Little is known about the factors which lead individuals to start a new firm. This hiatus is due to an absence of data about the gestation processes that precedes a firm birth. Most analyses have used reported self-employment as an indicator of entrepreneurial behavior and resorted to linear additive models to account for "entrepreneurship." The resulting models have not been very successful for predictions and the conception is at odds with the most salient characteristics of entrepreneur's start-up stories. These personal accounts emphasize the unique combination of events that led to a new businesses start-up. A pilot study that identified those developing new firms provides information on firms-in-gestation. Preliminary analysis using Automatic Interaction Detection (AID) explores the unique combinations of events that underlay a decision to start a new firm. Seven-in-ten startups in the U.S. may be initiated by those 25–34 years old with full-time jobs, part-time jobs, or managing another business. There is some limited support for an impact of unemployment or a "liquidity constraint" on initiating start-ups.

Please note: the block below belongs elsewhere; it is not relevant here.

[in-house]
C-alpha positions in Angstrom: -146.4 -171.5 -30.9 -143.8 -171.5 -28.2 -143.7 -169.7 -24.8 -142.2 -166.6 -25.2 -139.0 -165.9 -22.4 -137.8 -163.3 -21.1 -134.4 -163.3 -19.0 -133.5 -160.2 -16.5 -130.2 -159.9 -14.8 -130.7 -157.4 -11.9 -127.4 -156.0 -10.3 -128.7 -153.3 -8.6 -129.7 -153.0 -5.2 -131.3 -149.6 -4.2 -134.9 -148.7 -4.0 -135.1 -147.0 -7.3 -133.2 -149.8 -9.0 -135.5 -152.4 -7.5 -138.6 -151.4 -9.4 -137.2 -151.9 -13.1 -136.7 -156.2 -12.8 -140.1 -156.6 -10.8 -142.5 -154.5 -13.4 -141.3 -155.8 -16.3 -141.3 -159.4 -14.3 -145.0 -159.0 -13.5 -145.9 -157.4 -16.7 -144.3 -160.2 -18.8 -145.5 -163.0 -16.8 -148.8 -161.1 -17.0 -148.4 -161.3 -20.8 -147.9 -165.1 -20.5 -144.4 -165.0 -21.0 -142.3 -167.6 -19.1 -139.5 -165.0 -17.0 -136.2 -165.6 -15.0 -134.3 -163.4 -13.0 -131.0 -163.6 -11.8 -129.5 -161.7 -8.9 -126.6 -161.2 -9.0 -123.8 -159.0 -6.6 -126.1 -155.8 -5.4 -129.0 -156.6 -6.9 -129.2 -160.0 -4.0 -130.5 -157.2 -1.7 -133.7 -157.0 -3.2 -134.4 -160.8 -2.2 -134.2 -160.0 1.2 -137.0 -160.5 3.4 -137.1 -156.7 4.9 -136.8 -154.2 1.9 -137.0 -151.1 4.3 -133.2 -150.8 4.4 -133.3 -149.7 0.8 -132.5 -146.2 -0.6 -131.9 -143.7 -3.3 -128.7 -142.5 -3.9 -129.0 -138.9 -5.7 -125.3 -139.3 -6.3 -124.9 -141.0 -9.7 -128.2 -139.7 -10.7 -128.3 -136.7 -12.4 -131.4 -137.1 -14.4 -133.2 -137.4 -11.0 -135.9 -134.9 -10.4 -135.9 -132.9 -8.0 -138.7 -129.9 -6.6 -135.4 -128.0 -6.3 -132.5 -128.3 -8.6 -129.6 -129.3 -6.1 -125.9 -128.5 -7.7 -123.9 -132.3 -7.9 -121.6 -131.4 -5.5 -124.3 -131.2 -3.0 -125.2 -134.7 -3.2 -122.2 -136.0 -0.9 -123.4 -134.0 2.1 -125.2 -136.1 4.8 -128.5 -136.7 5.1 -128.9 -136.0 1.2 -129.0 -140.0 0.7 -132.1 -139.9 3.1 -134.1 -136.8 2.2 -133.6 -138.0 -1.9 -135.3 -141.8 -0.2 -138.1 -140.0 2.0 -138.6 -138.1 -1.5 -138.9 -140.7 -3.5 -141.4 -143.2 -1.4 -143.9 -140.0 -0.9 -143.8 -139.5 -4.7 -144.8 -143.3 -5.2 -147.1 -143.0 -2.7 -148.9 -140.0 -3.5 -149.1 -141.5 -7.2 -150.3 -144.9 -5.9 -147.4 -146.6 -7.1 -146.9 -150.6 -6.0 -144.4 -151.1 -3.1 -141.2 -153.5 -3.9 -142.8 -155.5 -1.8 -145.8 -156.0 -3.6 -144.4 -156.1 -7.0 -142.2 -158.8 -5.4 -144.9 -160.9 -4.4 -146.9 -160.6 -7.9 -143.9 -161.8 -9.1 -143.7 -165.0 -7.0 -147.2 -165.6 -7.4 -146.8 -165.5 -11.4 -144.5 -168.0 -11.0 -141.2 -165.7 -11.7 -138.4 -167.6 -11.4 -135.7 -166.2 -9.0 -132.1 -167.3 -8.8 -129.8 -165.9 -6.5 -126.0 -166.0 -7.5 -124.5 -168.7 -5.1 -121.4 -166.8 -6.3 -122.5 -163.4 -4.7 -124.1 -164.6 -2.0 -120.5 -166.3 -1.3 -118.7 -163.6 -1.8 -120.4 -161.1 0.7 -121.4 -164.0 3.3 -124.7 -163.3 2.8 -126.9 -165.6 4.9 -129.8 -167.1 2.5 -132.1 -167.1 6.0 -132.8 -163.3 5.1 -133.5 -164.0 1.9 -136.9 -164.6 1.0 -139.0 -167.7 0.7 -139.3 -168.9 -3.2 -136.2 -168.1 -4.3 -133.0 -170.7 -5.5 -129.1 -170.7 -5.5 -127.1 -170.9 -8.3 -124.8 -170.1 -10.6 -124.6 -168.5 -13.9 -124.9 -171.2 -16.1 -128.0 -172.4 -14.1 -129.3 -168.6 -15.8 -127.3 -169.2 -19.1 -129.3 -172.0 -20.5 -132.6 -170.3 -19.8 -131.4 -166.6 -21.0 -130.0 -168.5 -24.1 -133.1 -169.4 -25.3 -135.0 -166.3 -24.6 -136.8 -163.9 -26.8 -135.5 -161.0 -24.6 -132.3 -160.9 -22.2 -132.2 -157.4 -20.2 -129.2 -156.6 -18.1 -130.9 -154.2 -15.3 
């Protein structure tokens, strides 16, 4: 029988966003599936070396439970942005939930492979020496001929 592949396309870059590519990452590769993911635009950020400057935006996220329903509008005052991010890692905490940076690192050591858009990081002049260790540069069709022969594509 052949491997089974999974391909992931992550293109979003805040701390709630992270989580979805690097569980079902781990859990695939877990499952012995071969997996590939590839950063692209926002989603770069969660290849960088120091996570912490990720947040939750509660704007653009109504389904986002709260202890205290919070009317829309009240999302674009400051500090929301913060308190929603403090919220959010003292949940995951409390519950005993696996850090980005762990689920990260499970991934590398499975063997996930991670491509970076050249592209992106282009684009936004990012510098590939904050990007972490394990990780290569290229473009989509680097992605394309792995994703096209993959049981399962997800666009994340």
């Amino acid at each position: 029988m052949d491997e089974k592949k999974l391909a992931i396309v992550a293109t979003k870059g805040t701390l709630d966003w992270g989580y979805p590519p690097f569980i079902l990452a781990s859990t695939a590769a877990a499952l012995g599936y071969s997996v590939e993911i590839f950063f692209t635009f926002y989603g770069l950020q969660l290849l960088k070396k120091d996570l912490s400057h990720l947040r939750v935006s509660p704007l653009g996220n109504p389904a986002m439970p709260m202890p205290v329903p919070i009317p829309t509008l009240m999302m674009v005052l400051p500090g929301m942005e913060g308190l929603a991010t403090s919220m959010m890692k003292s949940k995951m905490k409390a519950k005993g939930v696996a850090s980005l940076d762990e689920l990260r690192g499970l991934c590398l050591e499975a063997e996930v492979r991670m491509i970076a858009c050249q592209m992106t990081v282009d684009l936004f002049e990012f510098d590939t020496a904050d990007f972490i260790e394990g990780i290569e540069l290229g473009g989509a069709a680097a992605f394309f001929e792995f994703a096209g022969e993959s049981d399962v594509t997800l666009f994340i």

Small Business Economics – Springer Journals
Published: Sep 29, 2004
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